We should not fail to observe, however, that the residual reflection is also a reification. The salaryman functions to subsume the larger issues of the IMF Crisis into a tidy figure that broaches broader, systemic issues even as it narrows the perspective through which such issues are viewed. Although the salaryman functions as a discursive linchpin for the Korean labor structure in general, the implicit focus of the figure on white-collar male employment occludes a much broader fallout. By drawing our focus toward individual rather than systemic pathologies, it is a figure that simultaneously elides the full reach of the socioeconomic dynamics it encompasses. The chapter will thus conclude with a comparative analysis of Filament Pictures’ Helpless (Hwach’a, 2012), in which the conditions of insurmountable debt that occasions a revenge narrative in the previously discussed films produces, instead, a survival story in which the fantasies of agency in the former genre give way to the resignations of the latter.

Requiem for a Salaryman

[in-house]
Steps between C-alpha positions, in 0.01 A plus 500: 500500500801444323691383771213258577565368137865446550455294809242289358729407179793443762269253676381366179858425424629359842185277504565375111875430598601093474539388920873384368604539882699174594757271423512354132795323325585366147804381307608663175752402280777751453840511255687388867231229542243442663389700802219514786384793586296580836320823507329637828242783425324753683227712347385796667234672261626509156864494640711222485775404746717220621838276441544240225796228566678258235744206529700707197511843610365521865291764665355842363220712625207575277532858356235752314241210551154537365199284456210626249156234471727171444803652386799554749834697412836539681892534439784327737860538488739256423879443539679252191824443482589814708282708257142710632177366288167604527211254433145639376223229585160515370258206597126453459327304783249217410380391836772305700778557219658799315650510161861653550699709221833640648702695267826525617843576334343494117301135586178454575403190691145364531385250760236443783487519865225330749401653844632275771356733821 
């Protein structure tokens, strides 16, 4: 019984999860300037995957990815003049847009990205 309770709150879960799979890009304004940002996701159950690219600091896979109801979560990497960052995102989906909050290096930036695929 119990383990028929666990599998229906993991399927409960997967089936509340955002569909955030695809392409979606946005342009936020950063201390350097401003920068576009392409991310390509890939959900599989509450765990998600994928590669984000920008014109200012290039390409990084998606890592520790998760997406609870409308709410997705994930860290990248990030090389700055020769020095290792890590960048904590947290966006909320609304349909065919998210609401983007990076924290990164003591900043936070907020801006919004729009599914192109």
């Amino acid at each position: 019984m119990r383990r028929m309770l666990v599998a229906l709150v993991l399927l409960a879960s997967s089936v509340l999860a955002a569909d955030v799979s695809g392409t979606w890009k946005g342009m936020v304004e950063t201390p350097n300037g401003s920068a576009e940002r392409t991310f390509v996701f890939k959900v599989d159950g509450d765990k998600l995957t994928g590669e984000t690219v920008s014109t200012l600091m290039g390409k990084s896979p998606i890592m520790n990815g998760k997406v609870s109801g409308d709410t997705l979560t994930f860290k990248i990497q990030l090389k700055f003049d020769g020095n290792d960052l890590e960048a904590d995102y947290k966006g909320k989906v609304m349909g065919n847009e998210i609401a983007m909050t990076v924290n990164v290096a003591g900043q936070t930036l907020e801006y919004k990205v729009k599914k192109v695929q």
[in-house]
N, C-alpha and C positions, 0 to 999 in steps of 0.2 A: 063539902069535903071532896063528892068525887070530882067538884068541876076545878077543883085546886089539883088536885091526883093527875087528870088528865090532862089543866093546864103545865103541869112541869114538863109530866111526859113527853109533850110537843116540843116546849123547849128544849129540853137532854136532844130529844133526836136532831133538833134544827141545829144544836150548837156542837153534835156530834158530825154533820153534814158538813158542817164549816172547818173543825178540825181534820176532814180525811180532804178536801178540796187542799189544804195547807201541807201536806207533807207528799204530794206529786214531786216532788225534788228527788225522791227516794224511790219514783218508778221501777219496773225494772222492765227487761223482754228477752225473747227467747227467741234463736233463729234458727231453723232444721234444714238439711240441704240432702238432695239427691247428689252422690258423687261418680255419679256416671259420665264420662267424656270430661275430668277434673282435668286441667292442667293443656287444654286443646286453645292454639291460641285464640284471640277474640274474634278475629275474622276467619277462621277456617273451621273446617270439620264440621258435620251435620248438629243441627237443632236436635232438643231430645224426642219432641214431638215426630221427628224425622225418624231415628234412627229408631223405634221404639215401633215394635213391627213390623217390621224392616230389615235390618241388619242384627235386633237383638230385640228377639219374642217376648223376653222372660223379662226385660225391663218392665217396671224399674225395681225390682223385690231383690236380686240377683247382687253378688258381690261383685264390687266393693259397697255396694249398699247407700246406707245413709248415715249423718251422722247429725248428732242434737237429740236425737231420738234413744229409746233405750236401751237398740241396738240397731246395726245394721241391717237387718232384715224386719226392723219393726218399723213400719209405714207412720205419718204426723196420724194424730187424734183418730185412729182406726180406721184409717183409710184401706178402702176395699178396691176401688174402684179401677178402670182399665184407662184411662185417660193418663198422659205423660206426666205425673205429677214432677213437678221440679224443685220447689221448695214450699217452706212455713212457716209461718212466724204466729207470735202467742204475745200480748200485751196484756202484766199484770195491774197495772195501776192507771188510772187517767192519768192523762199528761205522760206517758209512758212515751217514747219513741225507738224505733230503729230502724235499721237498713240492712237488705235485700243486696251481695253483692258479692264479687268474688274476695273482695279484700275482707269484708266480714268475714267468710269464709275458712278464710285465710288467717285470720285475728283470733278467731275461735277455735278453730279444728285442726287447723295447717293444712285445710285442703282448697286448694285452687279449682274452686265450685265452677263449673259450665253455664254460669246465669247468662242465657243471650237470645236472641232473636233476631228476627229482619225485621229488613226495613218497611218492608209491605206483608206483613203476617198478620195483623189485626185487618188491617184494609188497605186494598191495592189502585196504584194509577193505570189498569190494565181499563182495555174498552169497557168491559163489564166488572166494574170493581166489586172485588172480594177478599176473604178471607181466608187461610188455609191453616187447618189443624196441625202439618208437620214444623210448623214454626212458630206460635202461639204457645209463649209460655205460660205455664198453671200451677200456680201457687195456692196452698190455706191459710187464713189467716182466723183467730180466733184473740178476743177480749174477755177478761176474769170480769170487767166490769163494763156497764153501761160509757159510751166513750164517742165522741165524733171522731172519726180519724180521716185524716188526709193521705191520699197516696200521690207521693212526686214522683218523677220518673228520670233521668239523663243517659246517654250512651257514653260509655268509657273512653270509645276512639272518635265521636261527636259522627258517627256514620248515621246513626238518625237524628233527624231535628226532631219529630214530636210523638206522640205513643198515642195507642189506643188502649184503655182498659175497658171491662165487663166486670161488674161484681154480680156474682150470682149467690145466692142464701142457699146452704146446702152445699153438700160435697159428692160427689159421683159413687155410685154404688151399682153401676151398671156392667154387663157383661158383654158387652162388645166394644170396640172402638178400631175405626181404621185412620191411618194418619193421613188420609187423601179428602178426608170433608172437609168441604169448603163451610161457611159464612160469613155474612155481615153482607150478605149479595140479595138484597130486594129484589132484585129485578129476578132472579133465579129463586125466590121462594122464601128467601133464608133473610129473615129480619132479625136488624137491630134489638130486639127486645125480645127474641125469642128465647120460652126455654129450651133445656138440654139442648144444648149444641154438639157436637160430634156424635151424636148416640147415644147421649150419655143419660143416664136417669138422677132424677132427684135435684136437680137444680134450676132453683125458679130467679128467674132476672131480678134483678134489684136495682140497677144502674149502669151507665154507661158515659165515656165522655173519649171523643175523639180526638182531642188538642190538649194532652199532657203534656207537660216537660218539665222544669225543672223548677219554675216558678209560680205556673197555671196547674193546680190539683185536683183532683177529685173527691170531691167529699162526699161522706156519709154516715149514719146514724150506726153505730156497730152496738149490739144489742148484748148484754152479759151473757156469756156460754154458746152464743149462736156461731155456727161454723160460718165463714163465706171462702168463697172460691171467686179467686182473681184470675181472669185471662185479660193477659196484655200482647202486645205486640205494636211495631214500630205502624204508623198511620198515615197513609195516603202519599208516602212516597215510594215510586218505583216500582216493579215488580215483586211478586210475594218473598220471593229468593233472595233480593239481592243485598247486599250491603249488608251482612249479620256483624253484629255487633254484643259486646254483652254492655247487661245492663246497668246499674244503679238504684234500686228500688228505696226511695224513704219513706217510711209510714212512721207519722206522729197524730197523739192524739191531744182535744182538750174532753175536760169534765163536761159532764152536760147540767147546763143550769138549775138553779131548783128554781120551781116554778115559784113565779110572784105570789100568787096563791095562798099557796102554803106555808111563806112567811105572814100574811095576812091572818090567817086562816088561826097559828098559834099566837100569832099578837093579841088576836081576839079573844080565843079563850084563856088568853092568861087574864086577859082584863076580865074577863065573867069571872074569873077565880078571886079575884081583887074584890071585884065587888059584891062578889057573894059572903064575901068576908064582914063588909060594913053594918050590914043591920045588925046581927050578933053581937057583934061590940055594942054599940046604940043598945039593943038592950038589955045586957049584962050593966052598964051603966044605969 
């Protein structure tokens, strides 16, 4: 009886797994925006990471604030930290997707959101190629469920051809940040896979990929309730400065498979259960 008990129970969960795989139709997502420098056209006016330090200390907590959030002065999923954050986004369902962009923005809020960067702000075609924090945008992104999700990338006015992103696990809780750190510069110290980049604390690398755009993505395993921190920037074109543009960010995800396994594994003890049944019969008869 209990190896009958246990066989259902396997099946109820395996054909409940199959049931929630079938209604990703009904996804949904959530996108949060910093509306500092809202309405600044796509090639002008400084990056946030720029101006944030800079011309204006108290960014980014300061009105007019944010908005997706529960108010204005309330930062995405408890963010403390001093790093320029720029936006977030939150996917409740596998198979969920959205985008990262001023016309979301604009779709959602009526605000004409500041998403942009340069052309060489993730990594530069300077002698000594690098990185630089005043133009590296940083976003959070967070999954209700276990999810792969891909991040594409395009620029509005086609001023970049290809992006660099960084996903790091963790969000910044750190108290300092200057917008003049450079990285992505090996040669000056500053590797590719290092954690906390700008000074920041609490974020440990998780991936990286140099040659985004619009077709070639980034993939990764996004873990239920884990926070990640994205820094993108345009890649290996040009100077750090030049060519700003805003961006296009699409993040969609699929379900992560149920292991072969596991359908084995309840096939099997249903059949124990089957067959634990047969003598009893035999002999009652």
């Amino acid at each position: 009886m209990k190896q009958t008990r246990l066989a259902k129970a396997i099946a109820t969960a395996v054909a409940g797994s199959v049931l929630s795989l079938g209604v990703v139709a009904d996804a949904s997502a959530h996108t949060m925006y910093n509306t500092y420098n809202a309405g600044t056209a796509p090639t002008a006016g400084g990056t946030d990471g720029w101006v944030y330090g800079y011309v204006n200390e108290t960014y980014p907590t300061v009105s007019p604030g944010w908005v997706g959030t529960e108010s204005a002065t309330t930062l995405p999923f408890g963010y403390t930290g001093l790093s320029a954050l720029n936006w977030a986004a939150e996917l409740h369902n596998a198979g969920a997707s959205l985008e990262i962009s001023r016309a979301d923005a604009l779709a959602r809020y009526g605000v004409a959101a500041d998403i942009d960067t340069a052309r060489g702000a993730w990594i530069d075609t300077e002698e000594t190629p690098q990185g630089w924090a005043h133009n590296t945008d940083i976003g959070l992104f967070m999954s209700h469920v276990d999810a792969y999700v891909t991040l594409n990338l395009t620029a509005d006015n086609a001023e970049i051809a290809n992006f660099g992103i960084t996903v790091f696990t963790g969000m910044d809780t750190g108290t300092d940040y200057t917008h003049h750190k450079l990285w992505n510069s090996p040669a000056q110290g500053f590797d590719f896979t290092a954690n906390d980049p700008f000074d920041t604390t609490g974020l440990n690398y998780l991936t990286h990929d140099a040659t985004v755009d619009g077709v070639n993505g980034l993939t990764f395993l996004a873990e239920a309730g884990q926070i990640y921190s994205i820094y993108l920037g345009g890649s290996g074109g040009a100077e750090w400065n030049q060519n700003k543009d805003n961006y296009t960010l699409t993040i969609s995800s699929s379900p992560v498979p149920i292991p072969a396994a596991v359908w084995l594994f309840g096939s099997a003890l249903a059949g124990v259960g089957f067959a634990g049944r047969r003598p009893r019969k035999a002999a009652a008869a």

Historically, the figure of the salaryman was an ideological construct, in which the nesting of labor into nationalism allowed corporate ambition to be understood as patriotic sacrifice, its material rewards notwithstanding. This powerful ideological apparatus was buttressed by corporate life itself at the chaebŏl, the massive state-supported conglomerates given tax and market advantages to compete on a global scale,7 which actively appropriated a Confucian heritage. Controlled by powerful families and passed down from fathers to sons, these chaebŏl famously operated on a patriarchal model in which salarymen were promised lifetime employment. Using Hyundai as an illustration and North Korea as an analogy, Bruce Cumings has suggested the extremes to which working for a chaebŏl inspired and demanded deep devotion: “The typical Hyundai worker drives a Hyundai car, lives in a Hyundai apartment mortgaged by Hyundai credit, gets health care from a Hyundai hospital, sends his children to school on Hyundai loans or scholarships, and eats his meals at Hyundai cafeterias. . . . In the same way that Kim Il Sung built a Confucian-influenced hereditary family state in North Korea and called it communism, the Korean chaebŏl have built large family run hereditary corporate estates in Korea and called it capitalism.”8